There are not any simple and well-known methods or terminologies for conceiving of these virtually infinite possible irregular spatial directions. One little-known method for movement conception emerged out of an artistic sub-culture in Europe during the 1920’s. According to Rudolf Laban’s conception of “deflections” the two prototypical sets of axes (3 pure dimensions and 4 pure diagonals) are set against each other as counter-acting tendencies. Within this conception, the infinite chaotic variations of irregular directions occurring during physical performance are each perceived as a relative orientation with both a dimensional and a diagonal component. That is, the spatial form is conceived as a diagonally deflected dimension or a dimensionally deflected diagonal.

Indeed, a movement action never occurs as identically the same from one execution to the next but the form and orientation will vary in a virtual chaos depending on the conditions present at each moment. Conceiving of deflections allows the infinite variety of physical movements to be perceived as oscillating or modulating between these two contrasting crosses of axes, the dimensional and the diagonal.

This is in agreement with models of motor memory and control, especially as identified by the famous Soviet cybernetics researcher N. Bernstein who characterised “the net of the motor field . . . as oscillating like a cobweb in the wind”.

This same method for allowing an organised perception of chaotic spatial variations can also be applied to perceptibility of qualitative dynamics in movement (eg. quality of force, of focus, of timing) where the contrasting tendencies are conceived as pure ‘mobility’ and pure ‘stability’, with their multitude of mixtures yielding the variety of dynamic qualities.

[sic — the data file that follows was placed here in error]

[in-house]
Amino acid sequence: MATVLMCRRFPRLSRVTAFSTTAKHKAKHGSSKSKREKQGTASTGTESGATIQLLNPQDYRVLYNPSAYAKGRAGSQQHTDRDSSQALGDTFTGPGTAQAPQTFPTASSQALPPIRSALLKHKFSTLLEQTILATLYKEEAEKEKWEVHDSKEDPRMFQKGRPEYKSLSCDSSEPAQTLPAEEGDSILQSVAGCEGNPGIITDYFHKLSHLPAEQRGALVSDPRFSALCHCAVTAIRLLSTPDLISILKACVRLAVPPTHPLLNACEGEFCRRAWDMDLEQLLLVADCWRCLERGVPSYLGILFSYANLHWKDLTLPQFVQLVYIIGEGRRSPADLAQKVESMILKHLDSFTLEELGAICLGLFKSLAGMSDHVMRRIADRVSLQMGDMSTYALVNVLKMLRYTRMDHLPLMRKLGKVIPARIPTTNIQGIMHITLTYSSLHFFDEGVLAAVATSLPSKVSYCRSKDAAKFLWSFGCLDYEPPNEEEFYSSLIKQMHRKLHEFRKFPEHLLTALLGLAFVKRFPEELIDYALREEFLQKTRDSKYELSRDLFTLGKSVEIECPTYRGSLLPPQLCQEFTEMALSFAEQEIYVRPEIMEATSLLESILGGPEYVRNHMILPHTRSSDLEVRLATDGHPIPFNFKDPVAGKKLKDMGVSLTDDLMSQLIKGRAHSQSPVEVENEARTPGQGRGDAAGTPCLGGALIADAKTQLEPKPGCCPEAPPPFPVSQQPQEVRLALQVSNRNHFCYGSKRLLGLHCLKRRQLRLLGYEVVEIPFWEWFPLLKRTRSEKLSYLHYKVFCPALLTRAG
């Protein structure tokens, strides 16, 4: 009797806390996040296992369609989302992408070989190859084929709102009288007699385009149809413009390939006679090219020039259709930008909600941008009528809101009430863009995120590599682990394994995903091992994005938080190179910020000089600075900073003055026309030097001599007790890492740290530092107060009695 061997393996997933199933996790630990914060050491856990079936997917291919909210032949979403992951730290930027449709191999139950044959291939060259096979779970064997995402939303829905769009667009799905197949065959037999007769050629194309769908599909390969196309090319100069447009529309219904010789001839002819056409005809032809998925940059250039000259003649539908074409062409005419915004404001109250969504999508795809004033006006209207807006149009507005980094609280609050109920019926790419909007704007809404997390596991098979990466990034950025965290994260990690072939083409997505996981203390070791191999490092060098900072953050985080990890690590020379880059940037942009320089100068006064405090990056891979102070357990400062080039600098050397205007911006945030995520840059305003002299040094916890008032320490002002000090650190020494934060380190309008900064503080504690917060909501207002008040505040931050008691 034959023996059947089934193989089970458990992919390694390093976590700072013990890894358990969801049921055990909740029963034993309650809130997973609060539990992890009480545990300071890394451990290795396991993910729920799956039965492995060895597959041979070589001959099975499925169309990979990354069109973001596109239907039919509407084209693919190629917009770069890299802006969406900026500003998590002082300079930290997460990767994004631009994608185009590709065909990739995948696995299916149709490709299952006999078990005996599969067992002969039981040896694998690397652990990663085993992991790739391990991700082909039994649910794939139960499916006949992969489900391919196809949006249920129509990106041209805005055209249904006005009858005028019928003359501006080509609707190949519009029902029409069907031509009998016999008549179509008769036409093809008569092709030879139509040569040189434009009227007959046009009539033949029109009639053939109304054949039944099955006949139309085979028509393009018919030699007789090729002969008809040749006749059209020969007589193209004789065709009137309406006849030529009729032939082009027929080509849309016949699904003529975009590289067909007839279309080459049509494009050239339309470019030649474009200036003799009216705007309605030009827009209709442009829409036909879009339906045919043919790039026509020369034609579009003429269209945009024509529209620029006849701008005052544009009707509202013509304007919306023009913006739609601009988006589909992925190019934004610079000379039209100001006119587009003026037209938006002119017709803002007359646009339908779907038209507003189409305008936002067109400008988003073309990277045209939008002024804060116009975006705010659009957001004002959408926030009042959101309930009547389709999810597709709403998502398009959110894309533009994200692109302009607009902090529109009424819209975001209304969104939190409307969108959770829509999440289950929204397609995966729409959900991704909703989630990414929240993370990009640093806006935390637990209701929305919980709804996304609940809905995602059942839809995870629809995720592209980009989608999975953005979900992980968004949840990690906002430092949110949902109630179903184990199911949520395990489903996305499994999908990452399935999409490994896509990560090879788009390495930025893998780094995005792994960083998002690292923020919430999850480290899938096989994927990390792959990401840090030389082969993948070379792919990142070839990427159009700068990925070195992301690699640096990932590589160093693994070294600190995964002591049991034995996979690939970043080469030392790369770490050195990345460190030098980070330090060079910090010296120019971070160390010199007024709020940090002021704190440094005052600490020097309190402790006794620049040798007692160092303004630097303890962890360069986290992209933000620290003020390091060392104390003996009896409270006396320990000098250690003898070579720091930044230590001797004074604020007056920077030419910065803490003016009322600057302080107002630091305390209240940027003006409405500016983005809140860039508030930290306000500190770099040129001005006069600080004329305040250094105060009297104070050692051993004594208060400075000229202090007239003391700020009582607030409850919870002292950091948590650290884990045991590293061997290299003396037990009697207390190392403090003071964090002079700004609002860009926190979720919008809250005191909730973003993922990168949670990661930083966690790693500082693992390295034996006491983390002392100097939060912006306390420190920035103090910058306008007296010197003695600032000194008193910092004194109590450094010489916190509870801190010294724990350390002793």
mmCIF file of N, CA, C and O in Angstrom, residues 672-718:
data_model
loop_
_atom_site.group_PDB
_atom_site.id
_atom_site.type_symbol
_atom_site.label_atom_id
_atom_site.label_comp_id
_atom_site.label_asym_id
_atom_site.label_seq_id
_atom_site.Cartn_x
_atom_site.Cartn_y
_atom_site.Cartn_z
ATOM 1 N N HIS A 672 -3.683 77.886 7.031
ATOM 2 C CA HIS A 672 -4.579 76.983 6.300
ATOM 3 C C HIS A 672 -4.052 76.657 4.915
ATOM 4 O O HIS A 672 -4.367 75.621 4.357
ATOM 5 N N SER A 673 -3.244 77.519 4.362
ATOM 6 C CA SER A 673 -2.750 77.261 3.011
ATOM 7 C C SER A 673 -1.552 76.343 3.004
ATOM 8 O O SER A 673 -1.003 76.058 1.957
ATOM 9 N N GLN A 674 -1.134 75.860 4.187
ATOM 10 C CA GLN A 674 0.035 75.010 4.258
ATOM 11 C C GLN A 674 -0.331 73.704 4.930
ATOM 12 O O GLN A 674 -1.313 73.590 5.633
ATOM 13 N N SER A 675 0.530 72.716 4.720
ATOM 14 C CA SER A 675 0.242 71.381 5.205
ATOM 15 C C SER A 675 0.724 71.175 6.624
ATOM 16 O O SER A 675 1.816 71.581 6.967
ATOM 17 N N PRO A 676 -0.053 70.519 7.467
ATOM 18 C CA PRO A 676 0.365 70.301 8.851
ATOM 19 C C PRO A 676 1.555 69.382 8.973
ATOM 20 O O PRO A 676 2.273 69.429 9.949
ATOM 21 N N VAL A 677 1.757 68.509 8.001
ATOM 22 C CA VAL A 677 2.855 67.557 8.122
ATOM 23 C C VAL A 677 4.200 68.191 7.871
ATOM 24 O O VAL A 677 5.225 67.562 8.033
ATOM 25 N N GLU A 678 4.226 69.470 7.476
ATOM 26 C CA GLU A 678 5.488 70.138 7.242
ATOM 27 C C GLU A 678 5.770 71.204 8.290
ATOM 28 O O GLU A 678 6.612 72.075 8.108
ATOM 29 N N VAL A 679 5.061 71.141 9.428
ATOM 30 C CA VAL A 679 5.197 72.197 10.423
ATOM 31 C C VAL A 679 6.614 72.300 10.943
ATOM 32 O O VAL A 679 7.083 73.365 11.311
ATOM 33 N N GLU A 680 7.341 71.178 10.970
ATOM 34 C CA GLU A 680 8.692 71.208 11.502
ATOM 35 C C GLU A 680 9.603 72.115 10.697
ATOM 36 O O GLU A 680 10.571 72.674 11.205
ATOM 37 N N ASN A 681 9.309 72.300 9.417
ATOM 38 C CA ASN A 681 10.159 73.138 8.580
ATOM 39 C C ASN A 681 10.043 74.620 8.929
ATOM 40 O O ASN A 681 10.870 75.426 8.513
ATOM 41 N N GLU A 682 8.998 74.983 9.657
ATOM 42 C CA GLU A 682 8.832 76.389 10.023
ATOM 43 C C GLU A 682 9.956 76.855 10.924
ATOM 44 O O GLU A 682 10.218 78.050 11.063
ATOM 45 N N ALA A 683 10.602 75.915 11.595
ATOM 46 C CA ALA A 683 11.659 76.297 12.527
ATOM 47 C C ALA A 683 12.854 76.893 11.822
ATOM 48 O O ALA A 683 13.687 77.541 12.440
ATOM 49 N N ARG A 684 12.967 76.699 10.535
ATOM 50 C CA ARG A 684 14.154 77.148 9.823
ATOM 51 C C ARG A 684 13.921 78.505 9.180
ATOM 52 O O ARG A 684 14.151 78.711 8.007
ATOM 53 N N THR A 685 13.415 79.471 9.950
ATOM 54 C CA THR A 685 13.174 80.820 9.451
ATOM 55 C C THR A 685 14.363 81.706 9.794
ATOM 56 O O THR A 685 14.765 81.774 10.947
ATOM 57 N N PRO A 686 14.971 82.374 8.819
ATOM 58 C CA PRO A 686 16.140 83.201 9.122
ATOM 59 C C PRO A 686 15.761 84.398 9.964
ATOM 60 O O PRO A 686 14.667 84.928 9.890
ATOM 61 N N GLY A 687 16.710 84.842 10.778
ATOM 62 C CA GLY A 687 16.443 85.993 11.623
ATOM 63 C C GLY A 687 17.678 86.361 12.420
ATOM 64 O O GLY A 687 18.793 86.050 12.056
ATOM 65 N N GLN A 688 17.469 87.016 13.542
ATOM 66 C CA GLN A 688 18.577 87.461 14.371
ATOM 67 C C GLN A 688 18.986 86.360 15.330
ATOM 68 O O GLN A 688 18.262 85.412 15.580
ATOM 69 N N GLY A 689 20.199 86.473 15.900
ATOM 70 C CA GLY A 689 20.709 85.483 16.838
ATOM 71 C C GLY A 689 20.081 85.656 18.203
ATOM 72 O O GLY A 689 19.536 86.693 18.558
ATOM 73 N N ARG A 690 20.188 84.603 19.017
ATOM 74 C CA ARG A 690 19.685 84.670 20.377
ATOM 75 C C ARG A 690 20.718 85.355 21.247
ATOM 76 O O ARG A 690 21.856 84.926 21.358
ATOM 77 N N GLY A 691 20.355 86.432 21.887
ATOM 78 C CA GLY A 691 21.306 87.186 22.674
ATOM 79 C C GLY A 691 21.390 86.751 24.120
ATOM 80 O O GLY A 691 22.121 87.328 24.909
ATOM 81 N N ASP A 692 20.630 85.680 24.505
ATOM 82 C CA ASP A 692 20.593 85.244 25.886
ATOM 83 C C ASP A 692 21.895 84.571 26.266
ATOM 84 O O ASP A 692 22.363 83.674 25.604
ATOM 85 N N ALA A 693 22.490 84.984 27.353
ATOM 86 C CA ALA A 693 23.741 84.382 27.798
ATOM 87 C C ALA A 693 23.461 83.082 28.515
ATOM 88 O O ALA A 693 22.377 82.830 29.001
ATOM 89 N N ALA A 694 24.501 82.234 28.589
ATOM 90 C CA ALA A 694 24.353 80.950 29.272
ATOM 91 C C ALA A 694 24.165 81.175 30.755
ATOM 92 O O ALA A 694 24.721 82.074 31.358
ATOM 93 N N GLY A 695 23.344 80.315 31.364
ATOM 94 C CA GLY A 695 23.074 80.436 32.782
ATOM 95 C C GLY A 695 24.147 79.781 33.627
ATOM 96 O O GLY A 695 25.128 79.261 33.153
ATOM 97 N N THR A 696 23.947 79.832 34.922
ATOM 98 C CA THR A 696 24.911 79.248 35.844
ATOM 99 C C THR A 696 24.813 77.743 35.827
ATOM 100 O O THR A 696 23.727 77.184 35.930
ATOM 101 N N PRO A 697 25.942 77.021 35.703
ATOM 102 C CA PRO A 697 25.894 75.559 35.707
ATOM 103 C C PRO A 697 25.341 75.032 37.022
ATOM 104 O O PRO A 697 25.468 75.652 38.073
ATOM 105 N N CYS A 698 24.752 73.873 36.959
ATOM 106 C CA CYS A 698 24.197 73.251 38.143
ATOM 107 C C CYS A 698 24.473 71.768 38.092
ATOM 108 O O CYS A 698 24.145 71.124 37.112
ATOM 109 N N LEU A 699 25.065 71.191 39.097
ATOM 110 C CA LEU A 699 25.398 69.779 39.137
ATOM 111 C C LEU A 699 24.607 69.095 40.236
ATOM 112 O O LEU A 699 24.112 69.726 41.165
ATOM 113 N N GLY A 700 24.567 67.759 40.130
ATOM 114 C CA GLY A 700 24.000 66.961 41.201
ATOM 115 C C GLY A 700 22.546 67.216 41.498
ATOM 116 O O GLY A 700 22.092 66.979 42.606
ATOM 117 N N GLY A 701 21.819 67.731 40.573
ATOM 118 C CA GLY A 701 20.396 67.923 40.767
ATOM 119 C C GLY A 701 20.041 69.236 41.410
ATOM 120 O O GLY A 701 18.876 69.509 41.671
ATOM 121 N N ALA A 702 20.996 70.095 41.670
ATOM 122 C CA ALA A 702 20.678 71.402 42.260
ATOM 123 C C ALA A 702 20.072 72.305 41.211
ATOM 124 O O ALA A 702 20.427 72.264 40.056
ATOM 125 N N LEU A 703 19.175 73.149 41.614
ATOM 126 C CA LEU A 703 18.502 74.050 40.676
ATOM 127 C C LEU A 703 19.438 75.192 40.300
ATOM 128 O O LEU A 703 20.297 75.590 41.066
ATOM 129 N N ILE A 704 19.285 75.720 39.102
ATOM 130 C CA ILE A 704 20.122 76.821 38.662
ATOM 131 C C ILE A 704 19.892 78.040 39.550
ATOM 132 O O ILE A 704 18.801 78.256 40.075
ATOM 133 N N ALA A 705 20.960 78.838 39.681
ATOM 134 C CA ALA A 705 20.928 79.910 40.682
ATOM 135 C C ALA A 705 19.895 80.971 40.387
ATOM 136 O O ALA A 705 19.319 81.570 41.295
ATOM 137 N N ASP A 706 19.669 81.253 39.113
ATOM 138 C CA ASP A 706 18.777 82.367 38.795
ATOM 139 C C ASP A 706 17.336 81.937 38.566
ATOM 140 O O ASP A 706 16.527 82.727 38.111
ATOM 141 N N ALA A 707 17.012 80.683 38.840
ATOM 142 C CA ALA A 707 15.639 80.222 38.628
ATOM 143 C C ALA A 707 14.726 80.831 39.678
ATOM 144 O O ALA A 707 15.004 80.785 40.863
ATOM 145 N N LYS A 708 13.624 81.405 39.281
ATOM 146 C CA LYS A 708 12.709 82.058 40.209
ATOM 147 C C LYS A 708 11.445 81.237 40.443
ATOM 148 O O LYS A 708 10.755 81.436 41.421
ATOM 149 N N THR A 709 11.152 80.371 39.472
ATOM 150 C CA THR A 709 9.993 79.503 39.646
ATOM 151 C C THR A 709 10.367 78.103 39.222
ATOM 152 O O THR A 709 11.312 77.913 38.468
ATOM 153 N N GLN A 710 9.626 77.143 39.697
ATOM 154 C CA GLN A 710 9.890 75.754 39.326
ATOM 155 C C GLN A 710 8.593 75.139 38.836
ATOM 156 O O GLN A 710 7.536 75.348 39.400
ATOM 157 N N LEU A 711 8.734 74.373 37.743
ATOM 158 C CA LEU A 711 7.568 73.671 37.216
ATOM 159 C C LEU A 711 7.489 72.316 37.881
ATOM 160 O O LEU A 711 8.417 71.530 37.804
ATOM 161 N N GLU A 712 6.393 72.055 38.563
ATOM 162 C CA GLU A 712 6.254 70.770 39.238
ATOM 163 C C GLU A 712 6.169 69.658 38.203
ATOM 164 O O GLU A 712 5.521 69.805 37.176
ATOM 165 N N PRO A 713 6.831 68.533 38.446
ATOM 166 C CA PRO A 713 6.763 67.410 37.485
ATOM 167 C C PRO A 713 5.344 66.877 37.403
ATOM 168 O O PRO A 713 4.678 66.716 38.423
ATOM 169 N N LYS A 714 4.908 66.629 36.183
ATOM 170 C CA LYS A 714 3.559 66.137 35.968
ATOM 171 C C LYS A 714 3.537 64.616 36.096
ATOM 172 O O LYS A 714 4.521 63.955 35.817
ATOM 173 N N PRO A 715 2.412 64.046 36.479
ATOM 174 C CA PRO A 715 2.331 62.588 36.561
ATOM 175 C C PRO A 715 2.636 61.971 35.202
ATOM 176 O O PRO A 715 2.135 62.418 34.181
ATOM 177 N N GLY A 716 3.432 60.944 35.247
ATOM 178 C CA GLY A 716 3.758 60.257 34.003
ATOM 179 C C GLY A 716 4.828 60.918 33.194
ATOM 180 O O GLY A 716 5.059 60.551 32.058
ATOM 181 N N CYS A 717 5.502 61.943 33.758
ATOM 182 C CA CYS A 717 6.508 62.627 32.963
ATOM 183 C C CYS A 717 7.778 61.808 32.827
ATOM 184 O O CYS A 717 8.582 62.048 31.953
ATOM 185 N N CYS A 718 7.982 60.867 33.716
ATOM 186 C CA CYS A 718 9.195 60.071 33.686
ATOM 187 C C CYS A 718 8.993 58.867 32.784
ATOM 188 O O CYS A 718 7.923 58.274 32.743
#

This conception of deflected bodily actions will affect the quality of movement perceptibility, which will in turn influence the physical experience and execution.

This expanded spatial conception also allows a leap of creative potential for generating new movement material well beyond the en croix of ballet.

In addition, and in as much as all cognition develops out of kinesthetic-motor experience, this is an expanded model for cognitive processes in general allowing for conceptions of events beyond limited over-simplistic Cartesian stereotypes of right and left (eg. as political positions), above and below (eg. in social hierarchy) and forward and backward (eg. as progress or retreat). Rather, the conception of deflections is a reach toward perceiving reality in its true infinite variety.


Organisations of Chaos. (2000) J.S.Longstaff    p. 1   

Organisations of Chaos in an Infinitely Deflecting Body Space

Jeffrey Scott Longstaff


Spatial forms, designs, directions
produced by the human body


  • Mental conceptions of the orientation of body spatial forms
  • How these can influence body performance


Originally presented at:

“A Conference on Liminality and Performance”, Brunel University Twickenham; 27-30 April 2000.

Organisations of Chaos. (2000) J.S.Longstaff    p. 2   


  • Kinesiology